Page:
which are the first steps for C++ programmers?
In the installation guide there are only 2 sections ( C/C++ is still missing yet! ) :
Choose one of the languages below:
so for the first mounting:
just plug the BrickPi on to the Pi without any preparations?
extra voltage supplies required?
for a start with Raspbian (Jessie) already running:
(Raspbian installed by NOOBS: user pi, no password)
setup preferences in Linux config files (boot/config.txt? menu->Raspi configuration?) ?
(probably enable SPI, anything else?)
download and install Linux drivers?
download and install C API libraries :
sudo git clone…? sudo apt install… (.so, .a, .cpp, .c, .hpp., .h, folder
where to copy .h, .hpp, .c, and .cpp files ( /usr/local/include? /usr/local/lib? manually create directories? ) to be accessable from anywhere (/home/pi/…? by
#include <BrickPi.h> or anything?)
compile and build flags
(-l..., -L..., -I...) ?
gcc 4.9 ok? -std=c11 needed?
for the BrickPi HAT:
how to check the current firmware?
how to update firmware (in case)?
before you “hello brickpi world”?
could please someone kindly answer my questions?
I have now ordered my first Brickpi3 and I want to avoid making mistakes at the very first steps in order not to muddle up anything leading to consecutively unrepairable faults or damages!
You can follow the BrickPi3 Getting Started Guide to get the hardware and software set up (there’s also info in there regarding power requirements). On standard Raspbian (or Raspbian for Robots), you can follow the software installation instructions. The install script does all the necessary configuration (enable SPI, install the BrickPi3 python modules, etc.).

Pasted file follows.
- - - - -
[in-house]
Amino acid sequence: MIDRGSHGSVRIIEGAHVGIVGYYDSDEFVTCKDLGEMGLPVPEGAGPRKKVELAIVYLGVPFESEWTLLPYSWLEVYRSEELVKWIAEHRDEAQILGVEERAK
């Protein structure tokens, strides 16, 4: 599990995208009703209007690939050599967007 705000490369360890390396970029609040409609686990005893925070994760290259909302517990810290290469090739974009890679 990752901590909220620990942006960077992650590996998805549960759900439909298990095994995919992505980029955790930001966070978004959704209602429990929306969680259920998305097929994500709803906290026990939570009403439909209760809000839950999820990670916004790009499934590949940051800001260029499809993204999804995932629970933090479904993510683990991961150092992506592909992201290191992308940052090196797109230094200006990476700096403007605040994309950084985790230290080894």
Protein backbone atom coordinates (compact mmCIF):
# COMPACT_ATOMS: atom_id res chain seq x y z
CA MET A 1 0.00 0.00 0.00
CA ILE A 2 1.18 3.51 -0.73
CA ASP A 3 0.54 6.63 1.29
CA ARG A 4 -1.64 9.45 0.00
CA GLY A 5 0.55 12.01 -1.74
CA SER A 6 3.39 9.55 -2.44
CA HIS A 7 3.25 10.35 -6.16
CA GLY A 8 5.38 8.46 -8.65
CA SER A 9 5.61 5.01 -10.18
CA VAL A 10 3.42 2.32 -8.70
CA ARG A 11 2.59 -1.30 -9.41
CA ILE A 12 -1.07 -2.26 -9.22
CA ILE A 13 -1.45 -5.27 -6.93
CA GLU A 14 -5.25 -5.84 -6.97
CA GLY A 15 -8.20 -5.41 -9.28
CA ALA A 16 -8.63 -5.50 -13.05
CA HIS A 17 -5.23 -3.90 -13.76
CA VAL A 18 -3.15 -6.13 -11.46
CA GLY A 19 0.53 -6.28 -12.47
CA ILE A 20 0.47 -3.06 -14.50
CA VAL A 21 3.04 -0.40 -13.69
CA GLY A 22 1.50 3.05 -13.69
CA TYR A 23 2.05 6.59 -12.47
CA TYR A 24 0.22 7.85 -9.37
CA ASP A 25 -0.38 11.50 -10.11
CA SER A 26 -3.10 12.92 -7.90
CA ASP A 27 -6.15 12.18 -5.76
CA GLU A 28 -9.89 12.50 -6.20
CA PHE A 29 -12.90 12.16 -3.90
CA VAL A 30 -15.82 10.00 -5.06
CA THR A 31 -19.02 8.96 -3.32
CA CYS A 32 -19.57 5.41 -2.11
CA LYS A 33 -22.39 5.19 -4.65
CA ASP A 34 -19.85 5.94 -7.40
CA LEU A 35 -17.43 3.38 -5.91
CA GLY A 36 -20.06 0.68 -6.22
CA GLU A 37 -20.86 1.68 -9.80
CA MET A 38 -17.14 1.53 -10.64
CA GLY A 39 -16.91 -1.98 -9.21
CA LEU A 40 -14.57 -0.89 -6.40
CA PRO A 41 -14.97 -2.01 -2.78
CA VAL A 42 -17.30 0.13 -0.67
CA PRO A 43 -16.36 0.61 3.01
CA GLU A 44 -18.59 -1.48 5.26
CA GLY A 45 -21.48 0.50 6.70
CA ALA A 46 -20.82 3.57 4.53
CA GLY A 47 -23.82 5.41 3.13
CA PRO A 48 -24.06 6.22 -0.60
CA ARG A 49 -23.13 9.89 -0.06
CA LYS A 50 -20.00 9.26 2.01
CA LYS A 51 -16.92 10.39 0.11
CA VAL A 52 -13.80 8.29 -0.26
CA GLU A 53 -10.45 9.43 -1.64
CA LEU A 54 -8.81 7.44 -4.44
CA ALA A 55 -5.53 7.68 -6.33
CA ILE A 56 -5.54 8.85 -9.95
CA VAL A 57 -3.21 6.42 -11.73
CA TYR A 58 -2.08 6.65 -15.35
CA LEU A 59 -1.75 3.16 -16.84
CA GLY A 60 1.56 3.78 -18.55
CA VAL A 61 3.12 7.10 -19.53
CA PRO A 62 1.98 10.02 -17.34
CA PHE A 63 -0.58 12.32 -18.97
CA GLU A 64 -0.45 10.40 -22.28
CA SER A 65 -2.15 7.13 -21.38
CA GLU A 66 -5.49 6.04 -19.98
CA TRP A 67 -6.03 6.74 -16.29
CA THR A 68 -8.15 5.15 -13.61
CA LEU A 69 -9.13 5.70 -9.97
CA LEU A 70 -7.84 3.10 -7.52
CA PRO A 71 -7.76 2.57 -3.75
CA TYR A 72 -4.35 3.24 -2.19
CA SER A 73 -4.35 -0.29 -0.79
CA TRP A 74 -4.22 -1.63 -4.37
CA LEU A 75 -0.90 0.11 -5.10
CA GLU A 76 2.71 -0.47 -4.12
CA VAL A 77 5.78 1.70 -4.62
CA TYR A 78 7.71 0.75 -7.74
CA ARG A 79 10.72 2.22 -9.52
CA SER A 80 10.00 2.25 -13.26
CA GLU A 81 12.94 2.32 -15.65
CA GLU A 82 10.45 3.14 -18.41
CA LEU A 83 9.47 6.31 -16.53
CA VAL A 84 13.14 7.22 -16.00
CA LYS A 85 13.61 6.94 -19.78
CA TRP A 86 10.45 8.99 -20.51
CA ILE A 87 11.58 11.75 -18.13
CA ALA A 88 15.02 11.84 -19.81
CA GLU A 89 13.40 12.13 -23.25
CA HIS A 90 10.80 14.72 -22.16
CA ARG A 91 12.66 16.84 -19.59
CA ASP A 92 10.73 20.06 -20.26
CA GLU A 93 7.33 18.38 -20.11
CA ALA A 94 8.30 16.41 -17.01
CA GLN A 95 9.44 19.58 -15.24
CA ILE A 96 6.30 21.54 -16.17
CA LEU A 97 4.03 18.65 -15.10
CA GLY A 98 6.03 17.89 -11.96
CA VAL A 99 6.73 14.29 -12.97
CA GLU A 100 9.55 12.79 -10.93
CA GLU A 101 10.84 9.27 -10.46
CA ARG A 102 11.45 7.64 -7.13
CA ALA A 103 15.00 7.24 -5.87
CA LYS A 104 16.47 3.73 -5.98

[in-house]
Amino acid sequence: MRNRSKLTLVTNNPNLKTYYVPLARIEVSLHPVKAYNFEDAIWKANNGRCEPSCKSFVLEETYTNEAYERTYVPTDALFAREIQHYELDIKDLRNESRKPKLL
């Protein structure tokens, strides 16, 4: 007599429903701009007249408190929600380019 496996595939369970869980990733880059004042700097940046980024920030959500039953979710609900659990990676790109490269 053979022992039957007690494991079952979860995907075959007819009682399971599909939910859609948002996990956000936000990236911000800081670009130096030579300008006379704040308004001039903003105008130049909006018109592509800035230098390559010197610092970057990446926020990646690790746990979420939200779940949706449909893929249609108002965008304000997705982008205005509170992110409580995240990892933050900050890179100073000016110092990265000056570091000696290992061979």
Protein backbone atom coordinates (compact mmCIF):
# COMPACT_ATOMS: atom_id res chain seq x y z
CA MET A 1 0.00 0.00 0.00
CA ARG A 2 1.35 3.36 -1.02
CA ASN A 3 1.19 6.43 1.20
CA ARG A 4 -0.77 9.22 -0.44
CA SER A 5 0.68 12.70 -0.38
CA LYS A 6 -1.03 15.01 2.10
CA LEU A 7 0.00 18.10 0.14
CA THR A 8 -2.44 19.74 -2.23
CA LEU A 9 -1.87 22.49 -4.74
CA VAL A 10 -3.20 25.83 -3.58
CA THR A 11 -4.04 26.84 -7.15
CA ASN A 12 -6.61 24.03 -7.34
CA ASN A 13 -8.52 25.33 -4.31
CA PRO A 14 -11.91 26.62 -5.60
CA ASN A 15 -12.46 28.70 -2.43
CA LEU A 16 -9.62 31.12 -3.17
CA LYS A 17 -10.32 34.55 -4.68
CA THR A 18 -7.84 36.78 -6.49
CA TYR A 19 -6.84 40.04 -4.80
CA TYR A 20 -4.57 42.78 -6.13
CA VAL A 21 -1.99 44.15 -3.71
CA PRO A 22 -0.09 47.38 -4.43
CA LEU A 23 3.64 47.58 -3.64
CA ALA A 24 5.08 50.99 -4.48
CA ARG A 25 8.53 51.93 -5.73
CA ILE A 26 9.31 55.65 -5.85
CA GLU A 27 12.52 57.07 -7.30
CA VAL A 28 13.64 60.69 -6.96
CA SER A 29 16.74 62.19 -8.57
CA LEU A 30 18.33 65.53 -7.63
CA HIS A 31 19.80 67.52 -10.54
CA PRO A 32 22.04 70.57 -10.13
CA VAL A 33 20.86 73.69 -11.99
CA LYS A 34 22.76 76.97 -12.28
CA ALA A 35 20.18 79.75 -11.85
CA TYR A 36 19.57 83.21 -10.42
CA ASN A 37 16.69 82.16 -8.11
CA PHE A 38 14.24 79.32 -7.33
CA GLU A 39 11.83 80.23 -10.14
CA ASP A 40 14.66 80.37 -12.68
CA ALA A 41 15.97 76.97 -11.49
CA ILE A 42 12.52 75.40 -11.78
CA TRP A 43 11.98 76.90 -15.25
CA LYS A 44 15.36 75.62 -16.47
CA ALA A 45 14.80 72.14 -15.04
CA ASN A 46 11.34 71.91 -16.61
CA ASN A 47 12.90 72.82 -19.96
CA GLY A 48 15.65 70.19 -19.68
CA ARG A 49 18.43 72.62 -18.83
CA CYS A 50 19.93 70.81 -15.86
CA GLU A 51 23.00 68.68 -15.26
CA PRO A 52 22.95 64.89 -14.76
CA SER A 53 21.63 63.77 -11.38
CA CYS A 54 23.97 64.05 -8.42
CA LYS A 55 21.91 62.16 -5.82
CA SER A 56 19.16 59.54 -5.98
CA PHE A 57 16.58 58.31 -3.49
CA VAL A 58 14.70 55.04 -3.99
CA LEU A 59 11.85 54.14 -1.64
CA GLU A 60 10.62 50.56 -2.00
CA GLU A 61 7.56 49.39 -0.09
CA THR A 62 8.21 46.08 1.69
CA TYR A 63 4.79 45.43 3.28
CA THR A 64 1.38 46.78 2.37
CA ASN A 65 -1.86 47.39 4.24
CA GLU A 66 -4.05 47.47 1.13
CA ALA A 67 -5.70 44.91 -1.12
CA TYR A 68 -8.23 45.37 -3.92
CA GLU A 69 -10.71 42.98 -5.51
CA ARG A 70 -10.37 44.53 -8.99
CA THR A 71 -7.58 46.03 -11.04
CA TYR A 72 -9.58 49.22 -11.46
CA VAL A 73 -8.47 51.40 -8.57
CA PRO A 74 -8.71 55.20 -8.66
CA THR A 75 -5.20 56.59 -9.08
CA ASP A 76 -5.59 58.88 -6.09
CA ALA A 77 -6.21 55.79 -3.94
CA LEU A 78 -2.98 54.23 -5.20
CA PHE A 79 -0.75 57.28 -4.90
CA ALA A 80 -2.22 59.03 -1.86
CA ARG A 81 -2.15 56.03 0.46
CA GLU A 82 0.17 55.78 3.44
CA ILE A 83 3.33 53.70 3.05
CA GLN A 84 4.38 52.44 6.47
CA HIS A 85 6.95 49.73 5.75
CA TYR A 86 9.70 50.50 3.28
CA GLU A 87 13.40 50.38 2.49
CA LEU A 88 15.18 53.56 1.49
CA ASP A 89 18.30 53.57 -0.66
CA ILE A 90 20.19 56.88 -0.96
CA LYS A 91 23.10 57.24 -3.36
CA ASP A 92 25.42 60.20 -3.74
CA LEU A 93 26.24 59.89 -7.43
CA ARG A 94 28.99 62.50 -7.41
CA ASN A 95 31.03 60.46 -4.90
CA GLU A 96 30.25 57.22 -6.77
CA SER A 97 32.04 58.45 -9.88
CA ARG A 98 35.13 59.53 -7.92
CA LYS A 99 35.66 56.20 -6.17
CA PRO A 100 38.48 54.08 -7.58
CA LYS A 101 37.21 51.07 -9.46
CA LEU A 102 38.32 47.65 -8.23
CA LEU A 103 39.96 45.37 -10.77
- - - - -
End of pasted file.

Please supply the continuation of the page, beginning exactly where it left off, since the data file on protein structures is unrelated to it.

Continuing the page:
For C/C++ while we do now have drivers available, we don’t have a “getting started with C” tutorial. When you install the BrickPi3 software, the C++ drivers and examples are included (they get installed in the directory /home/pi/Dexter/BrickPi3/Software/C). For compiling, see the example compile command in the C examples. To compile the examples for testing, I just put the BrickPi3.h and BrickPi3.cpp files in the same directory as the program I was compiling (e.g. info.c).
To check the firmware version, you can either run the python example “Read_Info.py” or you can compile and run the C program “info.c”.
You can update the firmware as described here.
do I actually really need to have Python libs + modules and all that?
( I finally never use Python at all …)
sudo git clone http://www.github.com/DexterInd/BrickPi3.git /home/pi/Dexter/BrickPi3
sudo bash /home/pi/Dexter/BrickPi3/Install/install.sh
So I thought I could probably skip all the entire https://github.com/DexterInd/BrickPi3/blob/master/README.md part ?
You’re welcome to not follow the instructions, but I highly recommend that you run the install script. If you don’t want to run the install script, look through it and run all the necessary commands according to what you want. The Python modules are light, and unless you are really concerned with size, I don’t think you need to worry about them being installed.
ok, as it’s highly recommended then of course I finally did that.
I also eventually saw that some tools are helpful written as .py
for making the BrickPi *.h and *.cpp sources globaly available, would you agree to copy them just to
update: I did that and copied both files
into that folder
without having them additionally in the working dir, and everything compiled an run fine.
I am using the Geany IDE which is quite as handy and convenient as the former NXT BricxCC IDE,
g++ -Wall -c "%e" "%f"
g++ -Wall -o "%e" "%f"
now you can do by pressing:
everythings runs smooth an perfect.
Share and enjoy!
As of BrickPi3 PR #67 BrickPi3.h and BrickPi3.cpp are now installed to /usr/local/include.